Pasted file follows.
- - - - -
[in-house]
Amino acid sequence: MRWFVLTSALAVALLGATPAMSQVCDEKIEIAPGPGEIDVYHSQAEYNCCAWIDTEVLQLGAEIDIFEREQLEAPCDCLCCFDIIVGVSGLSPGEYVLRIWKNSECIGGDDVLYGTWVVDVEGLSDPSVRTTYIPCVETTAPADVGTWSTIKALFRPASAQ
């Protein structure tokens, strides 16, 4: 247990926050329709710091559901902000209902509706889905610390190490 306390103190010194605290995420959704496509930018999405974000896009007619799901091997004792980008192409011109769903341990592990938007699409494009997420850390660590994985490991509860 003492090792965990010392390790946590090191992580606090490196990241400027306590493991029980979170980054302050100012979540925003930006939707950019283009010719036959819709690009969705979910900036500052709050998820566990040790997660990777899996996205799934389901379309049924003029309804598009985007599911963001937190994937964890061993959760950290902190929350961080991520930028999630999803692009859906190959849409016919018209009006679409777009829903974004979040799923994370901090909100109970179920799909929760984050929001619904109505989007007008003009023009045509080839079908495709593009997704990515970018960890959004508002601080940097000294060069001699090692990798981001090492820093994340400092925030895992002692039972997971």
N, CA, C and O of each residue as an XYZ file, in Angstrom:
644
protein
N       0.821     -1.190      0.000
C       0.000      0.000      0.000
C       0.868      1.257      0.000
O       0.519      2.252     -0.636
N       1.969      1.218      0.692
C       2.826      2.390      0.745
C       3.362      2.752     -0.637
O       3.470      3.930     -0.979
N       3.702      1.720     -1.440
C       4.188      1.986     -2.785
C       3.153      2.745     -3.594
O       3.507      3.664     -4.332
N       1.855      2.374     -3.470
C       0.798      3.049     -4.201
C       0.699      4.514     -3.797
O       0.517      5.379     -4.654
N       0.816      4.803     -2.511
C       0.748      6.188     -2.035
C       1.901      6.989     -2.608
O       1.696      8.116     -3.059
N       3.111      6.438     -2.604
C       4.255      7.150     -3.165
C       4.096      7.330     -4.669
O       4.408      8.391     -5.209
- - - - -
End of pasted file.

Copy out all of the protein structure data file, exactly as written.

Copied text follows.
[in-house]
Amino acid sequence: MRWFVLTSALAVALLGATPAMSQVCDEKIEIAPGPGEIDVYHSQAEYNCCAWIDTEVLQLGAEIDIFEREQLEAPCDCLCCFDIIVGVSGLSPGEYVLRIWKNSECIGGDDVLYGTWVVDVEGLSDPSVRTTYIPCVETTAPADVGTWSTIKALFRPASAQ
């Protein structure tokens, strides 16, 4: 247990926050329709710091559901902000209902509706889905610390190490 306390103190010194605290995420959704496509930018999405974000896009007619799901091997004792980008192409011109769903341990592990938007699409494009997420850390660590994985490991509860 003492090792965990010392390790946590090191992580606090490196990241400027306590493991029980979170980054302050100012979540925003930006939707950019283009010719036959819709690009969705979910900036500052709050998820566990040790997660990777899996996205799934389901379309049924003029309804598009985007599911963001937190994937964890061993959760950290902190929350961080991520930028999630999803692009859906190959849409016919018209009006679409777009829903974004979040799923994370901090909100109970179920799909929760984050929001619904109505989007007008003009023009045509080839079908495709593009997704990515970018960890959004508002601080940097000294060069001699090692990798981001090492820093994340400092925030895992002692039972997971």
N, CA, C and O of each residue as an XYZ file, in Angstrom:
644
protein
N       0.821     -1.190      0.000
C       0.000      0.000      0.000
C       0.868      1.257      0.000
O       0.519      2.252     -0.636
N       1.969      1.218      0.692
C       2.826      2.390      0.745
C       3.362      2.752     -0.637
O       3.470      3.930     -0.979
N       3.702      1.720     -1.440
C       4.188      1.986     -2.785
C       3.153      2.745     -3.594
O       3.507      3.664     -4.332
N       1.855      2.374     -3.470
C       0.798      3.049     -4.201
C       0.699      4.514     -3.797
O       0.517      5.379     -4.654
N       0.816      4.803     -2.511
C       0.748      6.188     -2.035
C       1.901      6.989     -2.608
O       1.696      8.116     -3.059
N       3.111      6.438     -2.604
C       4.255      7.150     -3.165
C       4.096      7.330     -4.669
O       4.408      8.391     -5.209